Museum director Edmund Barry Gaither joins State Representative Byron Rushing in visiting the African Meeting House on Nantucket Island off Cape Cod. The Nantucket African Meeting House was constructed in the early 19th century and is now a National Park Service site and part of the Museum of African American History.
It is one of several reminders that Nantucket had a thriving black community from the 17th century through the first half of the 19th.
Adjacent to the Meeting House are several small buildings under renovation to provides additional support, teaching and programming space. Close by is the Florence Higginbotham House built in the 1770s by Seneca Boston, head of a noteworthy black family on the island. It was home to the very distinguished and enterprising Higginbotham in the 1800s. Not far away is the Historic Coloured Cemetery where the black community buried its dead, including members of the notable Boston family, one of whose sons, Absalom, was captain of his own whaling ship. A portrait of Captain Absalom Boston is on display in the Nantucket Whaling Museum.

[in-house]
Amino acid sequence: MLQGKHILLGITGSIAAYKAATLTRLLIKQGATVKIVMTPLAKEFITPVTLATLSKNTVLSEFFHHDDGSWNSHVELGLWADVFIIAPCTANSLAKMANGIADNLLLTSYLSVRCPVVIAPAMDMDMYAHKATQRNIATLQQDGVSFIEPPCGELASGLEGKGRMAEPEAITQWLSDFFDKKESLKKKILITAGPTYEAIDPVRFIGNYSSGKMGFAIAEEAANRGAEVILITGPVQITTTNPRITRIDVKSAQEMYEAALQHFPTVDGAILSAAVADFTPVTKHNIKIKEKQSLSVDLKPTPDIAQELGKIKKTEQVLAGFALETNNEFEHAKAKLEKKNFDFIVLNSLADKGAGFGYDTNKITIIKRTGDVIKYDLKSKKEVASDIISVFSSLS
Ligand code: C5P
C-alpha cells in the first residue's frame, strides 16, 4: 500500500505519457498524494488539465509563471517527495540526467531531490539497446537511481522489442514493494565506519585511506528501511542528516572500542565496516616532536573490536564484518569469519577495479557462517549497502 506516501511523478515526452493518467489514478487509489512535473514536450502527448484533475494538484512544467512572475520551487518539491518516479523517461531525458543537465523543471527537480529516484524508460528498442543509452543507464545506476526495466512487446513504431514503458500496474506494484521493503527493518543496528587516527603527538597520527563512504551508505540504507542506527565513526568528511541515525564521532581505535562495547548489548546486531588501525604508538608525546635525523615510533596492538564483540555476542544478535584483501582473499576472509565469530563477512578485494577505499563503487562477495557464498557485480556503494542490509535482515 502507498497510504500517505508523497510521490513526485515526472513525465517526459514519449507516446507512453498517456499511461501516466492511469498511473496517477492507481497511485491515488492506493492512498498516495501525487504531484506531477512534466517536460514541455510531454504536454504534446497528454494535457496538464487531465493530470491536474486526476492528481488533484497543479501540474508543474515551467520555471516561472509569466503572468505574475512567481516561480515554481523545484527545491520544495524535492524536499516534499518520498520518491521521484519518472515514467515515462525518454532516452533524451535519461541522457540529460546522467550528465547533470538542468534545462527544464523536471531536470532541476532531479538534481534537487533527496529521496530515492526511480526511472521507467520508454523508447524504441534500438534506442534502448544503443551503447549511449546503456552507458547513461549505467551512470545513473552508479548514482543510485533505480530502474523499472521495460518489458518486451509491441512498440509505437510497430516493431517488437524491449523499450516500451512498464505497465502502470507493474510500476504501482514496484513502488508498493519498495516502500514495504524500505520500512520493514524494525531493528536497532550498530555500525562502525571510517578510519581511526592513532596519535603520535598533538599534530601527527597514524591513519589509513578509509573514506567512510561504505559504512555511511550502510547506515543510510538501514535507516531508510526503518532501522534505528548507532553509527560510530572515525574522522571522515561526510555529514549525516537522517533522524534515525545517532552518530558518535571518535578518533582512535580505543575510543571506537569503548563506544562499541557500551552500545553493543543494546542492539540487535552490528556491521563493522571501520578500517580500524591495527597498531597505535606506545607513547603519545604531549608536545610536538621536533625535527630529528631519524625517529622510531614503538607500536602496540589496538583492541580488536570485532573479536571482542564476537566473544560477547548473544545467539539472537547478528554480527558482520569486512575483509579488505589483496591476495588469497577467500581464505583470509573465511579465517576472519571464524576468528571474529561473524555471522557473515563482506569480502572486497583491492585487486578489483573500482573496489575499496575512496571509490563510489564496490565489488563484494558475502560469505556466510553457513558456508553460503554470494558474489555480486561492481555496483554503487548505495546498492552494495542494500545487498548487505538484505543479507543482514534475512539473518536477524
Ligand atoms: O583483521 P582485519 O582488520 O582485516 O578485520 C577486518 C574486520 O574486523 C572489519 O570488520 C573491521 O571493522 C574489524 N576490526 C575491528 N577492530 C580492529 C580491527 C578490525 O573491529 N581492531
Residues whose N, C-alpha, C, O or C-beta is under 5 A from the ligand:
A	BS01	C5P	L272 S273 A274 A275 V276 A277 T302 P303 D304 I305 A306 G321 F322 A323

Representative Rushing was once director of the Museum of African American (formerly Afro-American) History. Marcia Butman, a summer resident of Nantucket and a social activist, invited the group of us to Nantucket to meet Charity C. Lambert who has recently become Site Manager for the Meeting House.